Objective: To determine which glucose levels are associated with improved morbidity and mortality in thermally injured patients. Summary Background Data: Tight euglycemic control was rapidly implemented in intensive care units around the world, but there is increasing evidence that tight euglycemic control is associated with detrimental outcomes. Currently, no study exists that indicates which glucose range should be targeted. Methods: Two-hundred and eight severely burned pediatric patients with burns over 30% of their total body surface area were included in this trial. Several statistical models were used to determine the daily average and 6 am glucose target that were associated with improved morbidity and mortality. Patients were then divided into good glucose controlled and poor glucose controlled patients and demographics, clinical outcomes, infection, sepsis, inflammatory, and hypermetabolic responses were determined. Results: Statistical modeling showed that hyperglycemia is a strong predictor of adverse hospital outcome and that daily 6 am glucose level of 130 mg/dL and daily average glucose levels of 140 mg/dL are associated with improved morbidity and mortality postburn. When patients were divided into good glucose control and poor glucose control, we found that patients with glucose levels of 130 mg/dL exert attenuated hypermetabolic and inflammatory responses, as well as significantly lower incidence of infections, sepsis, and mortality compared with patients with poor glucose control, P < 0.05. Conclusions: Given the controversy over glucose range, glucose target, and risks and detrimental outcomes associated with hypoglycemia we suggest that in severely burned patient's blood glucose of 130 mg/dL should be targeted.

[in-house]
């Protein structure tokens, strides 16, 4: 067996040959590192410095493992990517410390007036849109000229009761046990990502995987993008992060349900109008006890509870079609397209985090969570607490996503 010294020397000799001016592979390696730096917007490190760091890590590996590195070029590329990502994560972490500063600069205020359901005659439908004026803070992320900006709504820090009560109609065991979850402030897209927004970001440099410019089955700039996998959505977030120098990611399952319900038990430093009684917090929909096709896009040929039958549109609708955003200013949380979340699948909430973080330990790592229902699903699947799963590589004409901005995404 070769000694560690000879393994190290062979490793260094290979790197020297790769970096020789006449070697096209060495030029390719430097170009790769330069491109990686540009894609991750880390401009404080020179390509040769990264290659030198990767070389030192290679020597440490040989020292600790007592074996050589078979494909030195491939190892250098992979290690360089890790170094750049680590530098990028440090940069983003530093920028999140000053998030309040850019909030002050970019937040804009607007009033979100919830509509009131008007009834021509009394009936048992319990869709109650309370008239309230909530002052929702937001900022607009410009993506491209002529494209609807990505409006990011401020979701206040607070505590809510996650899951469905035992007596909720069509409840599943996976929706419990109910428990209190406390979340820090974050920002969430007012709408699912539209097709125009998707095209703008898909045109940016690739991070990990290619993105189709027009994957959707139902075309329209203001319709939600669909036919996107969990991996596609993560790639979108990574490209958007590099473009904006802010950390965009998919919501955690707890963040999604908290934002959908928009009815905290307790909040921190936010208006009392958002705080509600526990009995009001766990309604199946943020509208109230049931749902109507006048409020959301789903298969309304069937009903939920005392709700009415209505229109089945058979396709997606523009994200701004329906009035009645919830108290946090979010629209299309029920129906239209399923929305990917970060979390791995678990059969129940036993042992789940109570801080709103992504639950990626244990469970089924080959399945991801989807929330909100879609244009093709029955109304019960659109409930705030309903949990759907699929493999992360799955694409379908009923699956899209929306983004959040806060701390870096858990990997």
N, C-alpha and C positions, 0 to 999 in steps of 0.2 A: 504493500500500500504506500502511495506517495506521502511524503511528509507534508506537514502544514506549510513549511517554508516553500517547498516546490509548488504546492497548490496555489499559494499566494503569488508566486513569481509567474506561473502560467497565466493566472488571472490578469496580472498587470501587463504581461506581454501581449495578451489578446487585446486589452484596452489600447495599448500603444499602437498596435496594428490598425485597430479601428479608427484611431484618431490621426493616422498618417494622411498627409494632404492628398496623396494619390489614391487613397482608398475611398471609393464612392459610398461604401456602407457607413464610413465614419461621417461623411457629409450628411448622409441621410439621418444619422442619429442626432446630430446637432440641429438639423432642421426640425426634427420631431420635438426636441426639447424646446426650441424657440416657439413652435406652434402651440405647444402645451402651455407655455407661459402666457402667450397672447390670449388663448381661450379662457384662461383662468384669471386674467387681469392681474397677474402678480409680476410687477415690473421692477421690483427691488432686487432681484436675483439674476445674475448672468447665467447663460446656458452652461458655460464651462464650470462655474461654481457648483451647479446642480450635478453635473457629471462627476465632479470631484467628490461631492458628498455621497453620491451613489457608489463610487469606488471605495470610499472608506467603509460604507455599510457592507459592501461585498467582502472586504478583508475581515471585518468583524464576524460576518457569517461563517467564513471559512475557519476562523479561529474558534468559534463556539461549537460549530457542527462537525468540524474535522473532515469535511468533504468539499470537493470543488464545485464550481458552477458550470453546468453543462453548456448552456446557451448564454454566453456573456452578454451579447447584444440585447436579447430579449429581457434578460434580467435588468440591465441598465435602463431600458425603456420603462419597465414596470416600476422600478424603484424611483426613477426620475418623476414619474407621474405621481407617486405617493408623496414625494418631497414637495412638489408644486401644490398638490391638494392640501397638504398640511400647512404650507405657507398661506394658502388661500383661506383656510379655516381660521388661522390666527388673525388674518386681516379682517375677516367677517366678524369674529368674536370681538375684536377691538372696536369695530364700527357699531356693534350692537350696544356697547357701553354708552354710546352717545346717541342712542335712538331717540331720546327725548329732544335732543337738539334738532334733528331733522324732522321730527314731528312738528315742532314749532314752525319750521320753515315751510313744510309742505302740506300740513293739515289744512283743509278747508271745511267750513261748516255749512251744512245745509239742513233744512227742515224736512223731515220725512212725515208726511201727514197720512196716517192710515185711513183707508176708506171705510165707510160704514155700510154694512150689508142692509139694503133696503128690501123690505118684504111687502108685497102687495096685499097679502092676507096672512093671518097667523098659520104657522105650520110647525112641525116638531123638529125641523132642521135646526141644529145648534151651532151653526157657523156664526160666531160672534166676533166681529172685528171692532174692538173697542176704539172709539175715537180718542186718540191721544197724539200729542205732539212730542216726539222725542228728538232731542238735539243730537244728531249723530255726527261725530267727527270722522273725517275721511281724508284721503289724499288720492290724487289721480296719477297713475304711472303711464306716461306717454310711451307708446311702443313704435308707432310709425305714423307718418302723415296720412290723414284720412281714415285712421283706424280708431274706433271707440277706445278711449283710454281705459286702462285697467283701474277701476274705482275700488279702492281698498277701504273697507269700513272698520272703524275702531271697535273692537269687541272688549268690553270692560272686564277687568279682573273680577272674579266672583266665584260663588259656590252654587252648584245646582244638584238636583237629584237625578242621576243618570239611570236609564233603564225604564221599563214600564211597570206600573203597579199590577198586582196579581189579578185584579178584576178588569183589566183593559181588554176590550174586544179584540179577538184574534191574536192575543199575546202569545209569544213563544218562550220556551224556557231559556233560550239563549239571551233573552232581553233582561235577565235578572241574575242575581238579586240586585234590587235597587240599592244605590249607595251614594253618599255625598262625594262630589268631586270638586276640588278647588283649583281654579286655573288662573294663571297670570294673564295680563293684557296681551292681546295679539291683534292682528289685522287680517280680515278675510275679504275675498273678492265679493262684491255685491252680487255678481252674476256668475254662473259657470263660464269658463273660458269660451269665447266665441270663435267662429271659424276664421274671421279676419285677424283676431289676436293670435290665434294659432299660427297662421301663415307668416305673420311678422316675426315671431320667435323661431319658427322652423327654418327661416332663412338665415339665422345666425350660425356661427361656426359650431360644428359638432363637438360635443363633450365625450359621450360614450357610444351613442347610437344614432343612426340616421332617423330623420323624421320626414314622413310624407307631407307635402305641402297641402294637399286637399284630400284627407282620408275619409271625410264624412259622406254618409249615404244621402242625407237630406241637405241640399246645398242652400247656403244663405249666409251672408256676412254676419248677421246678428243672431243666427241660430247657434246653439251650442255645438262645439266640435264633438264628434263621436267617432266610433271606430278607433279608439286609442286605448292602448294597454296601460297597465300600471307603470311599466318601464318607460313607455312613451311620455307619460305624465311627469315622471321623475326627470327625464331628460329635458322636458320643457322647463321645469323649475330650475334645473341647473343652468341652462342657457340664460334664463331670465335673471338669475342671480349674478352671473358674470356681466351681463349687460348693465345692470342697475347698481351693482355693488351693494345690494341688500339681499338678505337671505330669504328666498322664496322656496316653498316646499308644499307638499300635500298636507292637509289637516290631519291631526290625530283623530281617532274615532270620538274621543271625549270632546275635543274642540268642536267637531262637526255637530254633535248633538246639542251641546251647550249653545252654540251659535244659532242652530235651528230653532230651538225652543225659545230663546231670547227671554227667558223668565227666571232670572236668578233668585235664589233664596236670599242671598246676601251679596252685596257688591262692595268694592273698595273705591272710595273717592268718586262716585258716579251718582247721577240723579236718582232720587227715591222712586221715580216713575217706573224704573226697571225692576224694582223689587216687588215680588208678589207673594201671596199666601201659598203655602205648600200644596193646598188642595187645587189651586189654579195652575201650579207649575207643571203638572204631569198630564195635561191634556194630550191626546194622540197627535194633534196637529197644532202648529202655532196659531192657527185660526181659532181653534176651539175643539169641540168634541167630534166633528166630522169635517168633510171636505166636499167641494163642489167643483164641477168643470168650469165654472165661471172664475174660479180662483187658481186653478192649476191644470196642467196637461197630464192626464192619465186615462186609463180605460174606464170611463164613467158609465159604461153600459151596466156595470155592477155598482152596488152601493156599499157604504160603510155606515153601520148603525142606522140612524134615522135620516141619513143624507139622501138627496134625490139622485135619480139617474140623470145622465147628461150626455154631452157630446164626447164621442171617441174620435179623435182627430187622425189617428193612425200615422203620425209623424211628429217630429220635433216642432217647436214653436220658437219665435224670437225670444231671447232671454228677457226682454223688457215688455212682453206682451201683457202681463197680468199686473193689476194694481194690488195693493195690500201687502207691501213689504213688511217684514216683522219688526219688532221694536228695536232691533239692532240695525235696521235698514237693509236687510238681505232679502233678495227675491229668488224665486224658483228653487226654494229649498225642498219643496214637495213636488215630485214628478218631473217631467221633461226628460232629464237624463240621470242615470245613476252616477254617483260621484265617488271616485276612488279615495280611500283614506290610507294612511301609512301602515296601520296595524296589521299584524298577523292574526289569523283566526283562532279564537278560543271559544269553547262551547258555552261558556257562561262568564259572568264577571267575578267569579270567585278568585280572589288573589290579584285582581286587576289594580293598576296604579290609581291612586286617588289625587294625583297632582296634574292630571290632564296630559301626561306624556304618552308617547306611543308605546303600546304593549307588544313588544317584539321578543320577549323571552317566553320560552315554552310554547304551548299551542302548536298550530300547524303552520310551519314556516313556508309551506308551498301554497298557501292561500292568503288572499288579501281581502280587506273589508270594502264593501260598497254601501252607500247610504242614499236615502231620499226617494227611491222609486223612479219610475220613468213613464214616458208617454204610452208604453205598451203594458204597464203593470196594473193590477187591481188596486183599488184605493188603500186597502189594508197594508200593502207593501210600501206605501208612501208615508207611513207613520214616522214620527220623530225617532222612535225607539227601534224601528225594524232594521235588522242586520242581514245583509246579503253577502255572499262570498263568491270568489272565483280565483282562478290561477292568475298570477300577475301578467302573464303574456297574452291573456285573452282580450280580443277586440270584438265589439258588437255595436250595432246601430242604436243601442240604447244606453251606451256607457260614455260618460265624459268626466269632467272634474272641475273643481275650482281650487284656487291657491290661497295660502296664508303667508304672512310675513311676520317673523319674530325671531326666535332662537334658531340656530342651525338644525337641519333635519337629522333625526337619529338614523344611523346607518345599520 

ASJC Scopus subject areas